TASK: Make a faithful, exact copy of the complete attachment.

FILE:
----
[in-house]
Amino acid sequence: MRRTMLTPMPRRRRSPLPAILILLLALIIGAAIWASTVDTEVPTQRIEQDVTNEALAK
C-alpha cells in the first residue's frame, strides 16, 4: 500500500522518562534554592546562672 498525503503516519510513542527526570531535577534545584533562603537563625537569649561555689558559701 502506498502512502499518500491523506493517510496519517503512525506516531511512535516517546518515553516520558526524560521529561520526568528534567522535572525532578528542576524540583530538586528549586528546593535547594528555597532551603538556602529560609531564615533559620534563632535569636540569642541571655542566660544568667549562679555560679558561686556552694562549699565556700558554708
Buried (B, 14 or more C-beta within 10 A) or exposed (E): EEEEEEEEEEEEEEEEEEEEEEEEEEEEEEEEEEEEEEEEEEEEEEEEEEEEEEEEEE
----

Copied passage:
[in-house]
Amino acid sequence: MRRTMLTPMPRRRRSPLPAILILLLALIIGAAIWASTVDTEVPTQRIEQDVTNEALAK
C-alpha cells in the first residue's frame, strides 16, 4: 500500500522518562534554592546562672 498525503503516519510513542527526570531535577534545584533562603537563625537569649561555689558559701 502506498502512502499518500491523506493517510496519517503512525506516531511512535516517546518515553516520558526524560521529561520526568528534567522535572525532578528542576524540583530538586528549586528546593535547594528555597532551603538556602529560609531564615533559620534563632535569636540569642541571655542566660544568667549562679555560679558561686556552694562549699565556700558554708
Buried (B, 14 or more C-beta within 10 A) or exposed (E): EEEEEEEEEEEEEEEEEEEEEEEEEEEEEEEEEEEEEEEEEEEEEEEEEEEEEEEEEE